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Obama Is a Firm Supporter of Net Neutrality

Net neutrality is one of the most heated debates of our time, mostly because the concept has so many implications and very few people actually understand all the consequences that each decision will have in the future. Yesterday, the president of the United States Barack Obama made a public statement in which he backed the net neutrality concept, urging the FCC to change their minds in regards to the creation of Internet fast lanes.

President Obama also gave the Federal Communications Commission political cover, advising them to regulate the Internet exactly as the US has done with utilities such as electric power or water. Amazingly enough, this caused Mr. Wheeler (the head of the FCC), who has been one of the biggest supporters of the creation of Internet fast lanes, completely change his opinion and state that "Like the President, I believe that the Internet must remain an open platform for free expression."

If you are not familiar with the topic, net neutrality is a concept which states that all the information available on the Internet should be distributed equally, without any regards for its provenience. The reason why this is such a big topic is because the FCC is trying to find a way to allow American Internet providers to create Internet fast lanes which means that websites will have to pay an extra fee in order to get their information transferred at a faster speed over the Internet. Basically, Internet providers say that the big companies are responsible for most of the traffic, so they should pay more fees and thus help improve the quality of the Internet equipments without overcharging their clients, the FCC wants money, while the regular people say that small websites will have no chance to compete with the already established giants on the market as they won't be able to afford paying the extra fees for increased transfer speeds.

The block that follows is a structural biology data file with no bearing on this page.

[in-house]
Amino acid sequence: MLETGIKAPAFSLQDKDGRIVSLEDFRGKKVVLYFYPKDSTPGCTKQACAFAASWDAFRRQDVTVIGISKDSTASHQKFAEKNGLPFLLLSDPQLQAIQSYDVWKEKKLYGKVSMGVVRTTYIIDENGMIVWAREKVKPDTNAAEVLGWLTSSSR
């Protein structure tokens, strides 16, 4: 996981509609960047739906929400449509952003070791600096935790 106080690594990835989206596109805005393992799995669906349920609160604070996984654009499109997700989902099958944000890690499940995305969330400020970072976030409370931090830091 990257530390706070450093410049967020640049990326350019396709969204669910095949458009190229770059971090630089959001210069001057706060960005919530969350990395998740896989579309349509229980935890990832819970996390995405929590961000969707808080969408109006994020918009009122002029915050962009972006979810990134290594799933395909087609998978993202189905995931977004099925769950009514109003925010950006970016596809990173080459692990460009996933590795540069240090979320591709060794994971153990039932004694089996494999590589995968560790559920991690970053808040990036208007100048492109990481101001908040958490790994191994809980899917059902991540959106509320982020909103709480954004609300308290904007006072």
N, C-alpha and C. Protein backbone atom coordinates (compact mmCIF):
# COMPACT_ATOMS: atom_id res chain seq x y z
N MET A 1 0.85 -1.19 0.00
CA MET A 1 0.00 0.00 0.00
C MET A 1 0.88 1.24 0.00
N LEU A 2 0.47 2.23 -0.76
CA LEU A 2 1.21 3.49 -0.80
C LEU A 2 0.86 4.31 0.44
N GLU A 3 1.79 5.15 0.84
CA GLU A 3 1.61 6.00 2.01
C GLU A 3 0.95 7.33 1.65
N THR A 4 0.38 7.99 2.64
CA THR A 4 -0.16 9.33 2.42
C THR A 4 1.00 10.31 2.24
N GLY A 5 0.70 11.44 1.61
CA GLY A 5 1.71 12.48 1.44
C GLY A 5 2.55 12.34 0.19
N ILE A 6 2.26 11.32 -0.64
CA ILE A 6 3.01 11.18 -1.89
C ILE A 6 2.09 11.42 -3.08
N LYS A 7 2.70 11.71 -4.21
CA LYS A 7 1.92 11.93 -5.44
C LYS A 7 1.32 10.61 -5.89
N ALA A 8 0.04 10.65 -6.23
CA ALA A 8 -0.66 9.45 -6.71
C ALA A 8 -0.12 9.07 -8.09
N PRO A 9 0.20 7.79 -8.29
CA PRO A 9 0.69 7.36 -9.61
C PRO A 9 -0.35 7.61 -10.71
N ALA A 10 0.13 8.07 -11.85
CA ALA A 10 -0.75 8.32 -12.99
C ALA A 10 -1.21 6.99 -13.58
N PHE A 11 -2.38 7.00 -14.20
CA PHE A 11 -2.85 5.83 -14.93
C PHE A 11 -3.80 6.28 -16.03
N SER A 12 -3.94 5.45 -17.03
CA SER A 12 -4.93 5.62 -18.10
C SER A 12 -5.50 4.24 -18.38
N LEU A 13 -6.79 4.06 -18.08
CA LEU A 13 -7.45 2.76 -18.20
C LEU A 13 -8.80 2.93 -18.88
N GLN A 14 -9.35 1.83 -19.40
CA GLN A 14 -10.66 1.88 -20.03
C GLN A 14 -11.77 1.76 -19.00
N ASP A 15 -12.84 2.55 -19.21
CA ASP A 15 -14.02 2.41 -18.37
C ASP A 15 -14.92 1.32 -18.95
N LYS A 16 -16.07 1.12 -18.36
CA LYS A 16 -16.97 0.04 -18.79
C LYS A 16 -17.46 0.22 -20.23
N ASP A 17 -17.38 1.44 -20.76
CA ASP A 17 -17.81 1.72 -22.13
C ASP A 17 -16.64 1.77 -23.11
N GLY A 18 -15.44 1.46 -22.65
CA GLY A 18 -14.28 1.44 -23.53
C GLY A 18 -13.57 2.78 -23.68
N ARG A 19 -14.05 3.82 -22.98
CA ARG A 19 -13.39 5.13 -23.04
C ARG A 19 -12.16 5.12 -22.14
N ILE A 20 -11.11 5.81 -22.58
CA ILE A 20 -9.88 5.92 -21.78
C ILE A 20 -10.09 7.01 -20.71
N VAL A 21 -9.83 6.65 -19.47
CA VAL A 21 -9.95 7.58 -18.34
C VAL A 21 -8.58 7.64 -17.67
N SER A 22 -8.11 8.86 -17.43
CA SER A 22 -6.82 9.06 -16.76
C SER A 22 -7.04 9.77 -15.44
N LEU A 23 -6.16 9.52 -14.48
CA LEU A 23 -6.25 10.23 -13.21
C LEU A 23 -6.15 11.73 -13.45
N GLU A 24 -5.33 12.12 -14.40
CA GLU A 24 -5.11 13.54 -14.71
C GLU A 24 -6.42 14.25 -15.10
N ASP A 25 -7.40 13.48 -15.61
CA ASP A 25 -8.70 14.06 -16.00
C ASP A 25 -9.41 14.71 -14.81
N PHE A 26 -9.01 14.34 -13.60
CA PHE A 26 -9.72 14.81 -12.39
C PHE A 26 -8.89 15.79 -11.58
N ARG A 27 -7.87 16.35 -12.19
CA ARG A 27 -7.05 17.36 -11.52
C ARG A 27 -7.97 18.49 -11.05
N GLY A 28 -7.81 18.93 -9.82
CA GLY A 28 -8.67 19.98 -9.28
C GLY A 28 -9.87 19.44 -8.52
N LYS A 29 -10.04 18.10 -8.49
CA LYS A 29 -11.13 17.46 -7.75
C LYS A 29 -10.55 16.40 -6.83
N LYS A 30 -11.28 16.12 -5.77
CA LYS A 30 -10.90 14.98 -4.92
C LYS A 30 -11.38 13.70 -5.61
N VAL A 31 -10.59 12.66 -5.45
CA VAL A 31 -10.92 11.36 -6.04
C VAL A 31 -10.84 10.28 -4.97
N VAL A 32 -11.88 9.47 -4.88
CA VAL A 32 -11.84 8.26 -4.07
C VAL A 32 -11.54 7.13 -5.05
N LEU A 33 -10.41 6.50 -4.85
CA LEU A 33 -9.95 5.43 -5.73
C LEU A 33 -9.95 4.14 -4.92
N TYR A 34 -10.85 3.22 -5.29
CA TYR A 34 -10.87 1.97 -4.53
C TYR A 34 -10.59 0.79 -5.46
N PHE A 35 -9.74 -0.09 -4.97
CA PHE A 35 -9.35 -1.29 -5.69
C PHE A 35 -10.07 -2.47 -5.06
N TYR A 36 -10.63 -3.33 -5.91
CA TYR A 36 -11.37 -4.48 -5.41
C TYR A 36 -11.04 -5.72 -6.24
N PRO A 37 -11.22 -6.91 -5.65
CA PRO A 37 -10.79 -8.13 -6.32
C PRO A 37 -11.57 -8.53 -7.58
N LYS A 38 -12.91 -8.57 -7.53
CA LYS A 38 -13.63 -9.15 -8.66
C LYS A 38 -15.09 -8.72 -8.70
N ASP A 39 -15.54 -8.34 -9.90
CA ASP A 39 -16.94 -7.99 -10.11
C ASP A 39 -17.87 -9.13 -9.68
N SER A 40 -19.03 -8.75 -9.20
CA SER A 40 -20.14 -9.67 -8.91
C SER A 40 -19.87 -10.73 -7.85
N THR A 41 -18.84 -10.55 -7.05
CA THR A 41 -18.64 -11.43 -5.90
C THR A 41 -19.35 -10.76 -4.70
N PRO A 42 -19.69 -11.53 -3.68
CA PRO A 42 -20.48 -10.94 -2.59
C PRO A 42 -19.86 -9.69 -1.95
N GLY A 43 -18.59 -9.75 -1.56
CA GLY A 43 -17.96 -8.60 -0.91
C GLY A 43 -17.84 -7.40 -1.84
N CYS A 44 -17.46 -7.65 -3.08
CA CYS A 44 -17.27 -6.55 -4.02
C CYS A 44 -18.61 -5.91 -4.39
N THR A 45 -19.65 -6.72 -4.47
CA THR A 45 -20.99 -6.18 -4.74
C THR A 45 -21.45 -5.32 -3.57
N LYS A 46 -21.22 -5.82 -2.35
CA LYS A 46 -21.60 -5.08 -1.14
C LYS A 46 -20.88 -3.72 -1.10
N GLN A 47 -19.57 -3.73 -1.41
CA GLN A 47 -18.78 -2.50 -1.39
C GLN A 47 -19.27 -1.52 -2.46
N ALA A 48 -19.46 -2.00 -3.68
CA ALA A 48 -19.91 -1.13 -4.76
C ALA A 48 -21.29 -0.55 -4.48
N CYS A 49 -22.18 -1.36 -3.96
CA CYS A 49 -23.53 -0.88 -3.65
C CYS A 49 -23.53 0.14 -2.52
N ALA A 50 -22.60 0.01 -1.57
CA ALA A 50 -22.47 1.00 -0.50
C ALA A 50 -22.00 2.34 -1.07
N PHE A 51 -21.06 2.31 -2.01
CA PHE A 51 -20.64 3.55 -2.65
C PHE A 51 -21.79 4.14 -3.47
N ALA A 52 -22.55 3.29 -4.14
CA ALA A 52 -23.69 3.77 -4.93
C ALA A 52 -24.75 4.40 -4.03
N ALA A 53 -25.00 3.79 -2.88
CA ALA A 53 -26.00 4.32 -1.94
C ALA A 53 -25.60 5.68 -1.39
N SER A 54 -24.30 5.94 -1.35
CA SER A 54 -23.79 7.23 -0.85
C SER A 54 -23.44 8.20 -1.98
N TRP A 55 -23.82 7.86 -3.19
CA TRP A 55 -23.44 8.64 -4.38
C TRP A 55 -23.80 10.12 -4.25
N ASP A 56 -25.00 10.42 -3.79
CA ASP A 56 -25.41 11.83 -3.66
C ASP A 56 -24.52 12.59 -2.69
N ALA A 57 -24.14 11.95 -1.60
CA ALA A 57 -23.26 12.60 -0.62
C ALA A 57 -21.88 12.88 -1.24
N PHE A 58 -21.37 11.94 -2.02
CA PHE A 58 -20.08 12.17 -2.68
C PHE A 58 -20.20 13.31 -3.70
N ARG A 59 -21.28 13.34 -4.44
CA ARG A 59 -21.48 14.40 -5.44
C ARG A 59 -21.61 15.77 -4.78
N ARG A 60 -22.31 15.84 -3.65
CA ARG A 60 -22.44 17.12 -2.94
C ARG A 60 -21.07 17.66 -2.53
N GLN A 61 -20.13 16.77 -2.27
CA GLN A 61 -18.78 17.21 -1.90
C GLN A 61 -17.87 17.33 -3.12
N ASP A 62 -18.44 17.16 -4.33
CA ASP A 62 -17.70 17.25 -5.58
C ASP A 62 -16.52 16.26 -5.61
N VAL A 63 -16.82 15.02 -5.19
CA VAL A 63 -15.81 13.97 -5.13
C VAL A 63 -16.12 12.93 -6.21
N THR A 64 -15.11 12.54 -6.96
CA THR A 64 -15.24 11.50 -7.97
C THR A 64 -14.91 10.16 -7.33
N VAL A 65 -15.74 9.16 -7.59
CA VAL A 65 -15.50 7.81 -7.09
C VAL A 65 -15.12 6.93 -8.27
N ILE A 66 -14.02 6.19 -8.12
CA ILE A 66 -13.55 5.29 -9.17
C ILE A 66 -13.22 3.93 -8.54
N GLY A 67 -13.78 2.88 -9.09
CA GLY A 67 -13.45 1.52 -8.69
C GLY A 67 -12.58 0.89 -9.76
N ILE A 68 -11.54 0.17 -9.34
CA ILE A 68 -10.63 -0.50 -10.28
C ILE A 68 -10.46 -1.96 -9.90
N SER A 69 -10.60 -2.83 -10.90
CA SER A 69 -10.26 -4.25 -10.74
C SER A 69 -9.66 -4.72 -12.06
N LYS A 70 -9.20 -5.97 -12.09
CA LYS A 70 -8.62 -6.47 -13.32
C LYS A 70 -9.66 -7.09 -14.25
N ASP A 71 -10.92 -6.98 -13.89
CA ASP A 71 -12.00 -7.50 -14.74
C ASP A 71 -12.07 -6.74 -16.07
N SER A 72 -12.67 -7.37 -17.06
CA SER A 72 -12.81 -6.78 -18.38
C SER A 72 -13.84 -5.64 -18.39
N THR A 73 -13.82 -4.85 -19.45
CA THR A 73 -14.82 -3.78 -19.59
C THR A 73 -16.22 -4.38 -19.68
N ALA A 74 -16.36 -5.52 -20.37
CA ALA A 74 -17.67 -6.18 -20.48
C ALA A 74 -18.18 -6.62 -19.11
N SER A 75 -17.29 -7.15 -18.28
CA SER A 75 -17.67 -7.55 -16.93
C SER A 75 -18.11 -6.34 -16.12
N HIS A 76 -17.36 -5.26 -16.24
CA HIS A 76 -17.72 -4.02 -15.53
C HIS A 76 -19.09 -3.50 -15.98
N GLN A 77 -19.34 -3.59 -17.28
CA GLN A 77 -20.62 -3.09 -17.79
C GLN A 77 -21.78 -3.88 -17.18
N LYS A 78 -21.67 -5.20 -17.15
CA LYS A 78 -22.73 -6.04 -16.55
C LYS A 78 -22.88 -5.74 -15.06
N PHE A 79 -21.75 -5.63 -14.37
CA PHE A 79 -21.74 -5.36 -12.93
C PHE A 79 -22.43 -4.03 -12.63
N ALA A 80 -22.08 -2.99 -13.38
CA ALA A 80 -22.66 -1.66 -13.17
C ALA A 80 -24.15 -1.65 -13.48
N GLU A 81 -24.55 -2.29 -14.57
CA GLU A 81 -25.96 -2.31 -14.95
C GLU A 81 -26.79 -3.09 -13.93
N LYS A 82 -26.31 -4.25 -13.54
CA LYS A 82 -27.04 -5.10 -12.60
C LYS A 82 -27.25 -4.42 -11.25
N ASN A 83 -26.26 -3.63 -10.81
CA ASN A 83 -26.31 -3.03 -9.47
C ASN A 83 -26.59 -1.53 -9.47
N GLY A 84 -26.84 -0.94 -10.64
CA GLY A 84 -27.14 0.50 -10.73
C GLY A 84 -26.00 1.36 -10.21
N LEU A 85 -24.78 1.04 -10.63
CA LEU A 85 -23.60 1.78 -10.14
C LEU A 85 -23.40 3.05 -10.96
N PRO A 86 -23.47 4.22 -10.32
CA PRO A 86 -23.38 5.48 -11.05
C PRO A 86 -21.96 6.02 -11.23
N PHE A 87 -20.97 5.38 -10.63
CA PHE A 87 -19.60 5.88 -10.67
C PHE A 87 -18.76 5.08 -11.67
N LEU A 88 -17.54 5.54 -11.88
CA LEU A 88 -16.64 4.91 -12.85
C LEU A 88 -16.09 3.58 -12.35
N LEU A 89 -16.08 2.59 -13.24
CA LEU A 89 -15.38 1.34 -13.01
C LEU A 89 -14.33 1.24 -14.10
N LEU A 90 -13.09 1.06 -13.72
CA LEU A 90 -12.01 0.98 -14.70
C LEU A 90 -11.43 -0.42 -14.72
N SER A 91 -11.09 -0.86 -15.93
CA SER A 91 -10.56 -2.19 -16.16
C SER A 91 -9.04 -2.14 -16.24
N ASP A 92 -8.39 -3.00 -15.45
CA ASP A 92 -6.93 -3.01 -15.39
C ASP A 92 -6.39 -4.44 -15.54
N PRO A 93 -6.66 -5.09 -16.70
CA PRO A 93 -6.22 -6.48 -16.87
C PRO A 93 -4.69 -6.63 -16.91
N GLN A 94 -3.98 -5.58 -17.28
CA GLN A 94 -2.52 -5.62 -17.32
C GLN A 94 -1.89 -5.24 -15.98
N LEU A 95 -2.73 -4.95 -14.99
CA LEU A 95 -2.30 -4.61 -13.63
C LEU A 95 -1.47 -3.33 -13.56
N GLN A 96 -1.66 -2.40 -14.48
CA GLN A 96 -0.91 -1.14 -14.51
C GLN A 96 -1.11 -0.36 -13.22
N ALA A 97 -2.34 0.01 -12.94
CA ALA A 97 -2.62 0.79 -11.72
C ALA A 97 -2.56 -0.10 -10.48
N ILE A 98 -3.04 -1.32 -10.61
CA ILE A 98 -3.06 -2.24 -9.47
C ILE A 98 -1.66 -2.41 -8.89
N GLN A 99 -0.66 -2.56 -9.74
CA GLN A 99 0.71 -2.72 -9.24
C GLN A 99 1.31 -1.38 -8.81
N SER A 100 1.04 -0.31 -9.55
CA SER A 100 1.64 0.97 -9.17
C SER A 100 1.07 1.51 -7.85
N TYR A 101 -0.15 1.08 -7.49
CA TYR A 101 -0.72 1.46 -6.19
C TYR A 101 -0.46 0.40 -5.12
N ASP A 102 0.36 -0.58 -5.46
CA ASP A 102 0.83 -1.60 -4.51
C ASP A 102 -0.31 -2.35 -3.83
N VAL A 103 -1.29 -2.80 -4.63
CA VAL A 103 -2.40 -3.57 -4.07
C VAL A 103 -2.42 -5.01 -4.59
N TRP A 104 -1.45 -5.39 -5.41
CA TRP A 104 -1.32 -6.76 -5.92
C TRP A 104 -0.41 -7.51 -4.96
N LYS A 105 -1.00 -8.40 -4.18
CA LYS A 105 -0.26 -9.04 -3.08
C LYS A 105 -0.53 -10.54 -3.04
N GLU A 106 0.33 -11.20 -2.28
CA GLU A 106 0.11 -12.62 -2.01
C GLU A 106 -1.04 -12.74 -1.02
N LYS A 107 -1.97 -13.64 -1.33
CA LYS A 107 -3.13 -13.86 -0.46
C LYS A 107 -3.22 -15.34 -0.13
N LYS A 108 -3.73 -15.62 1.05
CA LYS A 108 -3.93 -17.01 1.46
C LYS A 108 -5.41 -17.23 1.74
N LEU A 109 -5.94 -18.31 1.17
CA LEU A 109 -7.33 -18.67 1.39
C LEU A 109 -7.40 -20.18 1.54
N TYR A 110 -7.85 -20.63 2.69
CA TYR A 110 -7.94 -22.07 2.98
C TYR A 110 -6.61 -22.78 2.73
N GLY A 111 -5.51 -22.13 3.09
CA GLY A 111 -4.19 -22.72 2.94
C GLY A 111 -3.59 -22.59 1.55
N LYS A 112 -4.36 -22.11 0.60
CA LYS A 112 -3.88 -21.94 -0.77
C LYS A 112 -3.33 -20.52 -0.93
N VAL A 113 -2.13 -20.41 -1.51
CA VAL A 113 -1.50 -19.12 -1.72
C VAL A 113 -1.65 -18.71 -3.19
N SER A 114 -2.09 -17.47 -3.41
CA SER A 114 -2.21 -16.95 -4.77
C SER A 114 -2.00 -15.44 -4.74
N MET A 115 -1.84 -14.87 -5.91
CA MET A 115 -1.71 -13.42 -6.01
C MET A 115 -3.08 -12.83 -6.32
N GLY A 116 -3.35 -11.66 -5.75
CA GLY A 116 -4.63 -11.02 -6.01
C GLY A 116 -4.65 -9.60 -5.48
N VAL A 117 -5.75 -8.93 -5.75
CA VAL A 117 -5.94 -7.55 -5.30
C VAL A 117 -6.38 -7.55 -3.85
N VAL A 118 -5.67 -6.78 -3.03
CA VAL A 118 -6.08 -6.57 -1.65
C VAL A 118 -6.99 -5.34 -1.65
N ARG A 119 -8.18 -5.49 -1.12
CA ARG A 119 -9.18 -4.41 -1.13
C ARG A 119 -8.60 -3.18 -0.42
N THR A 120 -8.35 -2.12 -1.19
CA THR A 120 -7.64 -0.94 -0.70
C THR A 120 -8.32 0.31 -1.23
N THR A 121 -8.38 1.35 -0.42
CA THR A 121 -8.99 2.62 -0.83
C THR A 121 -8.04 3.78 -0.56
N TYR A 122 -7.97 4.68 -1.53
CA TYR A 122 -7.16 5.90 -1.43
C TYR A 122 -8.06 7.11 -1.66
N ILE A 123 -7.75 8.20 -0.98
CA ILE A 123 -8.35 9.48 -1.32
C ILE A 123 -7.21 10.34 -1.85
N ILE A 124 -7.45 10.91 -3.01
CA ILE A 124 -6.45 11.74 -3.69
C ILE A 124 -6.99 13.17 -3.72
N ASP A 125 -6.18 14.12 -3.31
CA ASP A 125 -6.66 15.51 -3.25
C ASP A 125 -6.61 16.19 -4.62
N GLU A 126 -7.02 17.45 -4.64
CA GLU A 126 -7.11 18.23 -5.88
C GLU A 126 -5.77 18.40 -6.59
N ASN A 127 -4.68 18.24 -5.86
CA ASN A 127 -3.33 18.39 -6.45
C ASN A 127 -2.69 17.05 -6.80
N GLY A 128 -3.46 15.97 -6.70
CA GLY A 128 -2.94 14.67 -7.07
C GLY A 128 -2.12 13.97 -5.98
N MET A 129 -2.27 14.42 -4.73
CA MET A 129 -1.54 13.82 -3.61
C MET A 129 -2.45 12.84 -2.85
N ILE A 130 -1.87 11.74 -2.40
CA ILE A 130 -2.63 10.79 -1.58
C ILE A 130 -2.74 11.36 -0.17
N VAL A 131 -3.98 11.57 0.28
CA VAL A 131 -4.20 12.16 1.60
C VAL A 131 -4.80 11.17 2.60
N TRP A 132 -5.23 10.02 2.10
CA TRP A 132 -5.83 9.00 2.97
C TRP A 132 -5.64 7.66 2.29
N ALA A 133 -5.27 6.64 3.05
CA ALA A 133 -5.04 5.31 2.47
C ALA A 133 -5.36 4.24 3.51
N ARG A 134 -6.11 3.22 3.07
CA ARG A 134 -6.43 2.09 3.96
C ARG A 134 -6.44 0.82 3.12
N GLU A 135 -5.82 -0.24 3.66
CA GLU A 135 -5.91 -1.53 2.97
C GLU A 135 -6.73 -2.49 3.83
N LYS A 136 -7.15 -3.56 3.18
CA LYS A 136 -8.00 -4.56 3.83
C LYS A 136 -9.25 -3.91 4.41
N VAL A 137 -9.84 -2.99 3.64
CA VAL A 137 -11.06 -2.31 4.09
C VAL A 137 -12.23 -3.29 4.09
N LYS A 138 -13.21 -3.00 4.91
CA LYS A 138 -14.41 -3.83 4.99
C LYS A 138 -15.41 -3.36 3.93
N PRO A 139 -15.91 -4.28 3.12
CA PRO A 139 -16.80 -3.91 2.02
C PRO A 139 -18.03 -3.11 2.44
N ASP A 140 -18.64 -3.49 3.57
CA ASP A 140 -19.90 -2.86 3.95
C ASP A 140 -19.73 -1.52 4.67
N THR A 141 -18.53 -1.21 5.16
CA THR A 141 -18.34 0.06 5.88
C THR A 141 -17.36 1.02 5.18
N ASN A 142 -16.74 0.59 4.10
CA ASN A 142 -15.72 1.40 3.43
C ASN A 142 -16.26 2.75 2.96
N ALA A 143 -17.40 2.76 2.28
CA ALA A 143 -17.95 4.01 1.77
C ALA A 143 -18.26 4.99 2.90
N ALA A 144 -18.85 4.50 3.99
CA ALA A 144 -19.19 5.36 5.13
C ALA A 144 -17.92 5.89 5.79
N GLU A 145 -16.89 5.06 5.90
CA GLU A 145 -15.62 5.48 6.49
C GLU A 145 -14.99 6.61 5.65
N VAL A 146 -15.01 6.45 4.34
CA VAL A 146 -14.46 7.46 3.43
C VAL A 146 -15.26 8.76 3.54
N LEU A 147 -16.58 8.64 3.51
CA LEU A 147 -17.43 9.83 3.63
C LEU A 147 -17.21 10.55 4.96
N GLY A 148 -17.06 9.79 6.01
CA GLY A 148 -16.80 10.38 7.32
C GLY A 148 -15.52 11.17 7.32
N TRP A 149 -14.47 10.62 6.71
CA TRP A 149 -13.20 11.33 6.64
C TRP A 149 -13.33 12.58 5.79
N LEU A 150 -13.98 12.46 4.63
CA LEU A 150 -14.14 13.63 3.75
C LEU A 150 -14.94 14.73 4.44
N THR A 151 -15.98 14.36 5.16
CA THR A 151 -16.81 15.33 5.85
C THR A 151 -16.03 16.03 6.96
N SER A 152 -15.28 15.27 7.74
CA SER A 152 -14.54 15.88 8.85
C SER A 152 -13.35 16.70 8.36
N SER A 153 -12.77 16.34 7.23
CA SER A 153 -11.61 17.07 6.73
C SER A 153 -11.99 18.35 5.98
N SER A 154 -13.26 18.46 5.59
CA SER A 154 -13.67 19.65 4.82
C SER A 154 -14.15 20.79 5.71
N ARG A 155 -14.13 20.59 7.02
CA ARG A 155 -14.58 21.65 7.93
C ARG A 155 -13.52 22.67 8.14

Of course, the FCC regulators will have to make their own decision and draft their own rules, regardless of the President's opinion.

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